Total mismanagement is to blame for delays to a massive new school set to open in Northampton, according to the county’s opposition group, after a report reveal the scheme needs another £10.2 million to be completed.
This week, cabinet papers have shown that complications in renovating the former Royal Mail sorting office in Barrack Road have pushed the full opening of Northampton International Academy back by three-and-a-half months.
It means around 450 students will spend the opening weeks of the new term in a temporary building.
It also means the project manager, Northamptonshire County Council, is currently liable for a £10.2 million funding gap, unless it can get more money from the Education Funding Agency (EFA) and section 106 developer funds.
Leader of the council’s opposition group Councillor Bob Scott (Lab, Lloyds) said: “It is total mismanagement from top to bottom.This site should have been looked at properly at the start and it wasn’t.
“The cost of building an entirely new school would have been probably eighteen to twenty million, but instead they spent all this money on a refurbishment.”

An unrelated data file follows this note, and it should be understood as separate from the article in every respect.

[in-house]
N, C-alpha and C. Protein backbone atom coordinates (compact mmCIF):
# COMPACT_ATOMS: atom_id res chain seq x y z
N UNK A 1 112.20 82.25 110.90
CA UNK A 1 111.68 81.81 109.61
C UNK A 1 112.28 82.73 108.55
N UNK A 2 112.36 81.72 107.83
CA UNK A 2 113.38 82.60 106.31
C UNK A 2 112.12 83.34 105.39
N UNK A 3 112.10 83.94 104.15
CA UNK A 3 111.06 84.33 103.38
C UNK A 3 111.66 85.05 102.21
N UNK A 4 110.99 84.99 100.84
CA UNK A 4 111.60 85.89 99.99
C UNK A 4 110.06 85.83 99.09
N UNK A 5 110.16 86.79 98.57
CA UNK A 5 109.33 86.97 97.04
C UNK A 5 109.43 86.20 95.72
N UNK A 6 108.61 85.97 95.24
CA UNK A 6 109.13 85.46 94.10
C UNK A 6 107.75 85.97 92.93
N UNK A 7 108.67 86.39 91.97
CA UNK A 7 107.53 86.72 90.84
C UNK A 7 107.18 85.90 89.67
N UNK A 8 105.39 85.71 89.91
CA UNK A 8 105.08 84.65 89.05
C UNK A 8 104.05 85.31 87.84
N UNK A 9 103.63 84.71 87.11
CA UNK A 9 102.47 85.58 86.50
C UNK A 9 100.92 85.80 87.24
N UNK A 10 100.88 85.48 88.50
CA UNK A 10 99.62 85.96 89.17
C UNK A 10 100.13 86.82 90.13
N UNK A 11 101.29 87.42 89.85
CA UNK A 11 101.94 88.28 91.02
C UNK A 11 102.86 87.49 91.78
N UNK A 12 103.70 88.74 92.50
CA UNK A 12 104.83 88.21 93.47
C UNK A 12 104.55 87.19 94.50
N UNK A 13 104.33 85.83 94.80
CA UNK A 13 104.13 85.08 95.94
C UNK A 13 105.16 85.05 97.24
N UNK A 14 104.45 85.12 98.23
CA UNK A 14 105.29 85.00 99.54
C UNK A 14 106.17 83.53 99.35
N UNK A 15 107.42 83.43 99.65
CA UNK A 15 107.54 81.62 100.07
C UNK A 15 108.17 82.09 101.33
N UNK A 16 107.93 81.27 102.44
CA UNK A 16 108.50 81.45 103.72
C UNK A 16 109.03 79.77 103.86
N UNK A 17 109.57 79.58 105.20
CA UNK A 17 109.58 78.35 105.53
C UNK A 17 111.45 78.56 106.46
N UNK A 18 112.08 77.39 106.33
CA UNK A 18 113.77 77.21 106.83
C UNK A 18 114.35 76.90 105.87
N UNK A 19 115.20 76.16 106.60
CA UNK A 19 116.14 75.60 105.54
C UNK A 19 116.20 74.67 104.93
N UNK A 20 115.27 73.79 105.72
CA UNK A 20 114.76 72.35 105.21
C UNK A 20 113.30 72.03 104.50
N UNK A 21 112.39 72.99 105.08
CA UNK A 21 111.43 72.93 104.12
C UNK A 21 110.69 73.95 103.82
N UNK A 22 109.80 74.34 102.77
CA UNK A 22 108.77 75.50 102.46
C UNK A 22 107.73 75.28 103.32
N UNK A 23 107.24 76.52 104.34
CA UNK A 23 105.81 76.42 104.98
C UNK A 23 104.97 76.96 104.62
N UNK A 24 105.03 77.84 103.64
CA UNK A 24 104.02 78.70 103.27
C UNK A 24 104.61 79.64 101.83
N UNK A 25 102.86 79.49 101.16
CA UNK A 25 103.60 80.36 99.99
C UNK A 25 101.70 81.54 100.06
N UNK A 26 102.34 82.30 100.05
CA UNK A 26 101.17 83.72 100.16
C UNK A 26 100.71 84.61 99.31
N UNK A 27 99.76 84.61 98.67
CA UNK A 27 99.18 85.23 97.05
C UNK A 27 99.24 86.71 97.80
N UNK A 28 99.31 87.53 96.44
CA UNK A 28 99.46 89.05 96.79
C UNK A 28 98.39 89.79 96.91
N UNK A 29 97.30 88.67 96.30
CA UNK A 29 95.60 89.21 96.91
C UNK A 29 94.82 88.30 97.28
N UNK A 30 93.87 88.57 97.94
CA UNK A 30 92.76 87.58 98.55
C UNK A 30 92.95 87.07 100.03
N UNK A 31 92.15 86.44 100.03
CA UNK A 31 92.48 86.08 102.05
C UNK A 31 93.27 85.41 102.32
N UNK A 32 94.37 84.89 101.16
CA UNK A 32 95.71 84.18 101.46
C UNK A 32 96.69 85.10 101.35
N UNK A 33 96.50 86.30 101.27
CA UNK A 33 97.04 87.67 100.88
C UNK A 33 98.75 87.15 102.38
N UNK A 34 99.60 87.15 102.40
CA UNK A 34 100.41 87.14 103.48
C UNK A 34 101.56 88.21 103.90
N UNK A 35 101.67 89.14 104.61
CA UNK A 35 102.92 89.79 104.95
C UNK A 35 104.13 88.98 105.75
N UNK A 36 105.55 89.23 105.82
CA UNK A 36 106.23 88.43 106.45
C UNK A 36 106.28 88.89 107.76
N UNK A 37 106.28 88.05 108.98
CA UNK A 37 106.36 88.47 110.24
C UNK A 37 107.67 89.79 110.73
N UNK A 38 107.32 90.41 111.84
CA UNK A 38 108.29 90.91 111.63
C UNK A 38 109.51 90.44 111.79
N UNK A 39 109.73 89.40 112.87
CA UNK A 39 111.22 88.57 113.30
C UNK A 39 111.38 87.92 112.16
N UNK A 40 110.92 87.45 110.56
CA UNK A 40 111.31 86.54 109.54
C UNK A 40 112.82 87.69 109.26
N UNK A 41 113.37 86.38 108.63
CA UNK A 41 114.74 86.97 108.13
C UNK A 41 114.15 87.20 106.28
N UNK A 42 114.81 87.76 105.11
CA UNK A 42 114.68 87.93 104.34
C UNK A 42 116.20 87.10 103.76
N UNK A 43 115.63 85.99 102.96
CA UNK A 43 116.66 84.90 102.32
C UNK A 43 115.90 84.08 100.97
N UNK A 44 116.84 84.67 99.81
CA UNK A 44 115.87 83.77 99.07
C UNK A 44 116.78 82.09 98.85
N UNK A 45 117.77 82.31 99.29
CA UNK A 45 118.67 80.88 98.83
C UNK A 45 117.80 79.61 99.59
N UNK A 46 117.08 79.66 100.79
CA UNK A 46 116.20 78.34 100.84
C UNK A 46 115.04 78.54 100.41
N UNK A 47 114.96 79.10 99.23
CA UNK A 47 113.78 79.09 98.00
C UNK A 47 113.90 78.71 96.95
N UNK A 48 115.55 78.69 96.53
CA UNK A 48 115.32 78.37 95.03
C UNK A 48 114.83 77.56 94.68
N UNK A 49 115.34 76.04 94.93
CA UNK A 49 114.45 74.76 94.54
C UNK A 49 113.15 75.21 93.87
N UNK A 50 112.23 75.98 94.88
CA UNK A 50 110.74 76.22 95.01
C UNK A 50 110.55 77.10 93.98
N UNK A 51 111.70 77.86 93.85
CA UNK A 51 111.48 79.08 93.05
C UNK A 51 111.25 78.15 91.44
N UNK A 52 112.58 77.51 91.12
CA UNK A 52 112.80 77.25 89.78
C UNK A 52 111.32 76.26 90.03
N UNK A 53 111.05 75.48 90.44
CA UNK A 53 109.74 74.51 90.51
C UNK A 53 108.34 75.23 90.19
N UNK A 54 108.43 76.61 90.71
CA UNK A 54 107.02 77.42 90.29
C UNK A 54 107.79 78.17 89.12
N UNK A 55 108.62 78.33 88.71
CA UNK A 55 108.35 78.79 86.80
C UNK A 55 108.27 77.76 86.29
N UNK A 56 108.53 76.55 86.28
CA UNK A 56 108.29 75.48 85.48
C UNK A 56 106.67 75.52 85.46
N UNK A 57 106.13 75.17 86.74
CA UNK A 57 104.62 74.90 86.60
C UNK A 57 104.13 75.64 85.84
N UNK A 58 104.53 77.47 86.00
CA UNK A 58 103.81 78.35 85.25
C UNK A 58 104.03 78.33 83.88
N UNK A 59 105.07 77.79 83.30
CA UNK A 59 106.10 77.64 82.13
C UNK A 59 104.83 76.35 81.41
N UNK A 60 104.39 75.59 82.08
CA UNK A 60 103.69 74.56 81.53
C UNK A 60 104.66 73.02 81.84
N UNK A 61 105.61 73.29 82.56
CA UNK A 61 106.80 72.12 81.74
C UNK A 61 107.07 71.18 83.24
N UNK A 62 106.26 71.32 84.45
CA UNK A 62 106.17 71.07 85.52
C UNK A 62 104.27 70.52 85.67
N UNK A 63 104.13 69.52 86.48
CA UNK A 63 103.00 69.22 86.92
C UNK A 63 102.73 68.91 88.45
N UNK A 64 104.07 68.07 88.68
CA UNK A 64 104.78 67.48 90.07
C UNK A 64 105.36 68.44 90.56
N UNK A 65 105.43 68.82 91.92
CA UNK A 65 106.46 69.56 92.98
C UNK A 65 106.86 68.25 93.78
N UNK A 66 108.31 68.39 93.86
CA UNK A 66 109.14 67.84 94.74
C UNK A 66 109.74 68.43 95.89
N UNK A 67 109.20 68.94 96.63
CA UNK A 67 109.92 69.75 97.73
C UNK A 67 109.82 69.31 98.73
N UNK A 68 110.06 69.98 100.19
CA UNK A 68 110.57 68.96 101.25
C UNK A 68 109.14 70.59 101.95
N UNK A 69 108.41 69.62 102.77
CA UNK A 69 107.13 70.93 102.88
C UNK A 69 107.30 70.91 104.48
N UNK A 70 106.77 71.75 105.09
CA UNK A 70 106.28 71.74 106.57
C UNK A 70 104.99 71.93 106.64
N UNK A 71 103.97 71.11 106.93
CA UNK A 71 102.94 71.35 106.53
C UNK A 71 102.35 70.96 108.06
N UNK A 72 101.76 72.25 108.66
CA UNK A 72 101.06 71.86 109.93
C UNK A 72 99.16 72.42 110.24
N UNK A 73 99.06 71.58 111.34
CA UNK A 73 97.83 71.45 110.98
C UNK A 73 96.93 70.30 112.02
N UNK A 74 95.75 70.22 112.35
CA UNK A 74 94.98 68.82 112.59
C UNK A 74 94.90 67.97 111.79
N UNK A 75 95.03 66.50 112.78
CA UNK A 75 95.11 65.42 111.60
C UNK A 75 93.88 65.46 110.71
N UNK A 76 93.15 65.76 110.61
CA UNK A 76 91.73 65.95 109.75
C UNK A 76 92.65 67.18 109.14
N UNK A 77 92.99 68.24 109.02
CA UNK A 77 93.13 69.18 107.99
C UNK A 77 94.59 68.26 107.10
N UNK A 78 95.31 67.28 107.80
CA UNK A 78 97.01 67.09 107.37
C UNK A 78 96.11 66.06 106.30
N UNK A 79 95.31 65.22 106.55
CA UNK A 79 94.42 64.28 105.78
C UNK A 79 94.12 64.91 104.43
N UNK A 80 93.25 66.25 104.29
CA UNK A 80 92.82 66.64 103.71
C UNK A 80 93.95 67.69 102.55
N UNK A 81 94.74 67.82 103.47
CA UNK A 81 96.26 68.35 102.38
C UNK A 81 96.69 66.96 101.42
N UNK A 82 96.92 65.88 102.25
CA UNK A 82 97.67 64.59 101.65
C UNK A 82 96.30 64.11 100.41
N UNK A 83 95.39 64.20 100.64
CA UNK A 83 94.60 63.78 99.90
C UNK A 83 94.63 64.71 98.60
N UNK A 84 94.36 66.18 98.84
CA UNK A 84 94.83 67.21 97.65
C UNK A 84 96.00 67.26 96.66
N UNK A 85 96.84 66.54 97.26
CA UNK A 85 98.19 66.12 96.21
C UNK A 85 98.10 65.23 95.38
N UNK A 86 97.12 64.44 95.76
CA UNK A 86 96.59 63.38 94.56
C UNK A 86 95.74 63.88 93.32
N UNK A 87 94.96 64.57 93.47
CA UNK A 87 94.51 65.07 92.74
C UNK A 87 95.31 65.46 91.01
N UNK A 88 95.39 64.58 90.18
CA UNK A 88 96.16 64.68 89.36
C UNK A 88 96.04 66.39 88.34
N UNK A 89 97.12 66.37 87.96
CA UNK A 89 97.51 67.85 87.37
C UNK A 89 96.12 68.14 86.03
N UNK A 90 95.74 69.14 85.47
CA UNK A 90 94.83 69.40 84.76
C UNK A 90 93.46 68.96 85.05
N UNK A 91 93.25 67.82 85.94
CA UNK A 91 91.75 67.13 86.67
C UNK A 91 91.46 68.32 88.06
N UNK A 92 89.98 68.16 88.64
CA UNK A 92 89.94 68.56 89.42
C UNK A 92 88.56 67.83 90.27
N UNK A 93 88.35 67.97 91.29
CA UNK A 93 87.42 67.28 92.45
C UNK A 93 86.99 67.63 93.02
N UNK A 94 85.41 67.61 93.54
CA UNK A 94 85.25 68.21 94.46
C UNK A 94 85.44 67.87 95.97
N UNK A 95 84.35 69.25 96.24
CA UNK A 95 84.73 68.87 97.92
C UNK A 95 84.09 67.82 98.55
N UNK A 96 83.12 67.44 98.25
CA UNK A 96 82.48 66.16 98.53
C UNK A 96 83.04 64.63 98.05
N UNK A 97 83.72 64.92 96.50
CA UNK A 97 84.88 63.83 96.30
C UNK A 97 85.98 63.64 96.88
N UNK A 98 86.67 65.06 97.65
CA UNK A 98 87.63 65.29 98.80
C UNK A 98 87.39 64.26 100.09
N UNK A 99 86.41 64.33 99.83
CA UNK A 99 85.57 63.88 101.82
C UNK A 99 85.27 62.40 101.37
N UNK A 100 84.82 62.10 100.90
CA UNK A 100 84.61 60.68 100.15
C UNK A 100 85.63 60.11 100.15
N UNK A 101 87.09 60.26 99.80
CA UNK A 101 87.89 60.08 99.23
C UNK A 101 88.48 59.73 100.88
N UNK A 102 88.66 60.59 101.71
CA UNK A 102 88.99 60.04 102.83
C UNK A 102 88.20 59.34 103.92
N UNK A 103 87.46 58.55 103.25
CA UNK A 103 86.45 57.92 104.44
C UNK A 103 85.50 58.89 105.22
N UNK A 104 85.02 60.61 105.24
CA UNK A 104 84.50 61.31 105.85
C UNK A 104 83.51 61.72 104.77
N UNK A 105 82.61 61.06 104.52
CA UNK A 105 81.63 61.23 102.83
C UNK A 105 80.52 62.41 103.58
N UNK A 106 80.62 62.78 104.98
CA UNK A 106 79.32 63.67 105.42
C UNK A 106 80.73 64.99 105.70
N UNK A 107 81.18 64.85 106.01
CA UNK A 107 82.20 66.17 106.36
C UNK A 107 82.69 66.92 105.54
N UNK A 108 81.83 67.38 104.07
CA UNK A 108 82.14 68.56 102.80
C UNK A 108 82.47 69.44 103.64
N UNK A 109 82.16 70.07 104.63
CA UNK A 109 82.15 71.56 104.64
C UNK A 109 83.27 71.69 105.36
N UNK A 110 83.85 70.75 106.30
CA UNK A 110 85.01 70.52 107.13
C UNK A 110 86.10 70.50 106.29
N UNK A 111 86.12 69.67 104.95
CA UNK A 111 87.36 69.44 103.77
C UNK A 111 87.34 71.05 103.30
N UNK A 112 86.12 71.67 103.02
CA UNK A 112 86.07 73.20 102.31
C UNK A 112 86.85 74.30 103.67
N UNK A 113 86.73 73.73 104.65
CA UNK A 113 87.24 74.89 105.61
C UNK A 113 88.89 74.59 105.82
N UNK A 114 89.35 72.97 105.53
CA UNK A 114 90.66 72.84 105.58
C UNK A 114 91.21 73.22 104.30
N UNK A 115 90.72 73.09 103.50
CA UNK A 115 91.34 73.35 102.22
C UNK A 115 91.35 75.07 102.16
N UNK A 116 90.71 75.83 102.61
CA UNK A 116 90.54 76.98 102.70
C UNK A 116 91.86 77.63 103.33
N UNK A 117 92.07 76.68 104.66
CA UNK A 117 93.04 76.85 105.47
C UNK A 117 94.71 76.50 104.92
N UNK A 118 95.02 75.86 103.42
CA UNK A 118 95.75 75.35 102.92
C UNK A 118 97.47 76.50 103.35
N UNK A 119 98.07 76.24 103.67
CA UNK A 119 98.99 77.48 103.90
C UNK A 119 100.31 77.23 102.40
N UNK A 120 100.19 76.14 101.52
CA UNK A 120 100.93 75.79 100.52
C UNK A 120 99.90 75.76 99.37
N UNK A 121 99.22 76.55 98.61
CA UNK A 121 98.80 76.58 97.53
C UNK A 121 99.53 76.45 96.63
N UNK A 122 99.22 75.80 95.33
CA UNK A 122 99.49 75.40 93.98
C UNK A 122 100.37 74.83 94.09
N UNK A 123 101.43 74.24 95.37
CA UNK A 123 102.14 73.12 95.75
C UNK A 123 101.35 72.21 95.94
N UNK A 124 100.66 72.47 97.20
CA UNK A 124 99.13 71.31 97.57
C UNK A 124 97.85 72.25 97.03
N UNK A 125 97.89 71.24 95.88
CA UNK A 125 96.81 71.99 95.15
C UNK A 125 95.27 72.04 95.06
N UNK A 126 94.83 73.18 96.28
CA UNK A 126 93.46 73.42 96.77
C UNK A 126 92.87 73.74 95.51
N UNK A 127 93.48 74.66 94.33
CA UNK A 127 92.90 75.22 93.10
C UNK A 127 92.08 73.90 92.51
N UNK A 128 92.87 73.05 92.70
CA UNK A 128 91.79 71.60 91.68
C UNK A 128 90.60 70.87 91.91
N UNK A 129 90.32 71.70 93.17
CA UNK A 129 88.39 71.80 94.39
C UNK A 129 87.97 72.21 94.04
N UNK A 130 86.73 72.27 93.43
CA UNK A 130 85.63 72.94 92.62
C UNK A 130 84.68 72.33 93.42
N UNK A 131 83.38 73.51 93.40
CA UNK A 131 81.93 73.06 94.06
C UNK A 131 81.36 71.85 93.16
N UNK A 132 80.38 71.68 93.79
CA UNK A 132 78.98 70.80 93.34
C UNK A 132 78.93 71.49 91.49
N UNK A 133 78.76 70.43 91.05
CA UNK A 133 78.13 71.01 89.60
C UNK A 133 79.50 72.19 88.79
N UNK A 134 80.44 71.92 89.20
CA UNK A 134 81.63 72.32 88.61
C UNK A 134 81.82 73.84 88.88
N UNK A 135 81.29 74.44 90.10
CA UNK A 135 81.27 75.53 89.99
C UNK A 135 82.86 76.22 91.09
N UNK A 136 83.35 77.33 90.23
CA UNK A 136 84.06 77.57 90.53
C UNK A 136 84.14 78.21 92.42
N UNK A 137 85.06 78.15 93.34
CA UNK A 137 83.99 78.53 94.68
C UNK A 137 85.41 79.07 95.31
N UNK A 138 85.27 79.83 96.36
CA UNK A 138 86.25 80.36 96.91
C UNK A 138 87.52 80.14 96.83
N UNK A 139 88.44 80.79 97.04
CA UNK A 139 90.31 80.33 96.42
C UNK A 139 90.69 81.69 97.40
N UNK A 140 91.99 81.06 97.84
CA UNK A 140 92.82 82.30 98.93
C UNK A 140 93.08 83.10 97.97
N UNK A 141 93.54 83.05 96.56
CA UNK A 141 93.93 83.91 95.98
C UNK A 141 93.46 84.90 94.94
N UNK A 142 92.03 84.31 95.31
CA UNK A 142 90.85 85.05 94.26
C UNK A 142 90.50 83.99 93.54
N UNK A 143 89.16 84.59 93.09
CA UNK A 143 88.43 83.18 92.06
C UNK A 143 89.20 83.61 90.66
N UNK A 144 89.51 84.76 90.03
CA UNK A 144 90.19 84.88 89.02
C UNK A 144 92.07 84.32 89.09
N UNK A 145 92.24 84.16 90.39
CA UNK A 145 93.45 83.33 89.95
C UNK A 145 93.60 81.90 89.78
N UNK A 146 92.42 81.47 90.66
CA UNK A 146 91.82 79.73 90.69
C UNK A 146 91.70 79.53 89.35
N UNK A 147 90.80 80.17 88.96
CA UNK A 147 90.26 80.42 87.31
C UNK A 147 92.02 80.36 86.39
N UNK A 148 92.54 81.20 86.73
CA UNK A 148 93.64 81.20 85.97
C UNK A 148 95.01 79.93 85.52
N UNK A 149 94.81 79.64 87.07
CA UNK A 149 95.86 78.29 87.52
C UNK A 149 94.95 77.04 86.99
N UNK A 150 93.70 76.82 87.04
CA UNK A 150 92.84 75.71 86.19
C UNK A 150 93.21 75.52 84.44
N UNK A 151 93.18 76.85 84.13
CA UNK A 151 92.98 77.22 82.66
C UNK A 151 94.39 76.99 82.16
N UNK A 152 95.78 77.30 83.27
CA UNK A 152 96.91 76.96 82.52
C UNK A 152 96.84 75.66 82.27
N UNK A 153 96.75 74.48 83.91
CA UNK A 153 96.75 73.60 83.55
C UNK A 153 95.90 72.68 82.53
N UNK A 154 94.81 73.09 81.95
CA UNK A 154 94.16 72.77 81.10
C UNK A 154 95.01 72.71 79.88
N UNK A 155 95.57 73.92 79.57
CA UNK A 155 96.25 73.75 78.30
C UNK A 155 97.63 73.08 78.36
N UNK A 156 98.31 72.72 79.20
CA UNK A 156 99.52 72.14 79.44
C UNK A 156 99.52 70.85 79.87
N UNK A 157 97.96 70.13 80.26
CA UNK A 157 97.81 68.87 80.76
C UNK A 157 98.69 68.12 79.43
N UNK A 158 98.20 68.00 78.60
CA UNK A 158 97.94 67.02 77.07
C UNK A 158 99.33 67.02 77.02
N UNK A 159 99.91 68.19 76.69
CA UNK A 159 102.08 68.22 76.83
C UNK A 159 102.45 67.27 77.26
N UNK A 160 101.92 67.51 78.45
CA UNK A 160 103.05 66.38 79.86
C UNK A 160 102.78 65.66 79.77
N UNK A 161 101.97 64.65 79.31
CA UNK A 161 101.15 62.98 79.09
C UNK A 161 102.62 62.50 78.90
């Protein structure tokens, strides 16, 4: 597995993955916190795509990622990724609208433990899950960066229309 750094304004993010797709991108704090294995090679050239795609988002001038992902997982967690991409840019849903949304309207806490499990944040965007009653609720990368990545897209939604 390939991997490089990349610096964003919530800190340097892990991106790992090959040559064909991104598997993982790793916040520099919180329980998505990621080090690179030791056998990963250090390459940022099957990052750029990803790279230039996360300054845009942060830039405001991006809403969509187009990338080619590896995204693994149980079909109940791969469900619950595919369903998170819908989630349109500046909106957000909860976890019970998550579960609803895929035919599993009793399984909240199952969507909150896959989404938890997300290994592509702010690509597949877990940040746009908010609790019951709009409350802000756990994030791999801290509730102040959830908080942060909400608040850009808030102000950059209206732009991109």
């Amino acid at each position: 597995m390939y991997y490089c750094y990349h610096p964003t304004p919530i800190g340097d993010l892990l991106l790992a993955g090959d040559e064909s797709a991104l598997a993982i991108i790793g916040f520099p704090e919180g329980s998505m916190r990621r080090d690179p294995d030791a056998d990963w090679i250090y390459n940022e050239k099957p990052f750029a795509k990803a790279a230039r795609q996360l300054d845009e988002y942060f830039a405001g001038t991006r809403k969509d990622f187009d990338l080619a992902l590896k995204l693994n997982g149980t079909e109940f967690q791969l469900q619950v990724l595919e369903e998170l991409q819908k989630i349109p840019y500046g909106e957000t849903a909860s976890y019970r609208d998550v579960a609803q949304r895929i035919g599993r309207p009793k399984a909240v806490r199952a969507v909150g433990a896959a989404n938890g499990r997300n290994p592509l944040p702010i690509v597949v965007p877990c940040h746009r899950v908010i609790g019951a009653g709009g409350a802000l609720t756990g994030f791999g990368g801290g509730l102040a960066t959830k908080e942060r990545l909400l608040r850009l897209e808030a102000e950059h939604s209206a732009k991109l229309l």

The cause of the delays is understood to be a set of “design amendments” being proposed for a mezzanine floor, which is required to “address defects with the original building construction”.
The temporary modular building will add an extra £3 million to the scheme and additional fees for the developers will ad an extra £1.23 million. The project was orginally forecast as costing £20 million when it was first announced, but the final cost could be more in the region of £44.7 million.
A group of 150 Year Seven pupils at the EMLC Trust-sponsored school are currently being taught in temporary classrooms at the back of the site and 30 reception children are being taught at nearby Castle Academy. It was hoped these children, as well as a new group of up to 300 pupils, would move into the Barrack Road building in September next year. Speaking to the Chron in September last year, principal Roger Whittall, said “It has to be ready for September. We have no room to expand on the temporary site.”
However, a county council spokeswoman has confirmed the new cohort will instead move into the purpose-built modular building.
“We look forward to welcoming the new reception and Year 7 intake this September and would like to reassure parents that we are putting in place additional high-quality temporary accommodation on site.
“This building will deliver modern, fit-for-purpose teaching space including an IT lab and home economics classroom, all designed to deliver the very best standards of education in partnership with the EMLC Trust.”
Speaking at the cabinet meting on Tuesday, Councillor Matt Golby (Duston West and St Crispin), said; “Yes it’s regrettable that we’ve had to put a bit more money in, but the bottom line is the quality of education for the children of Northampton.”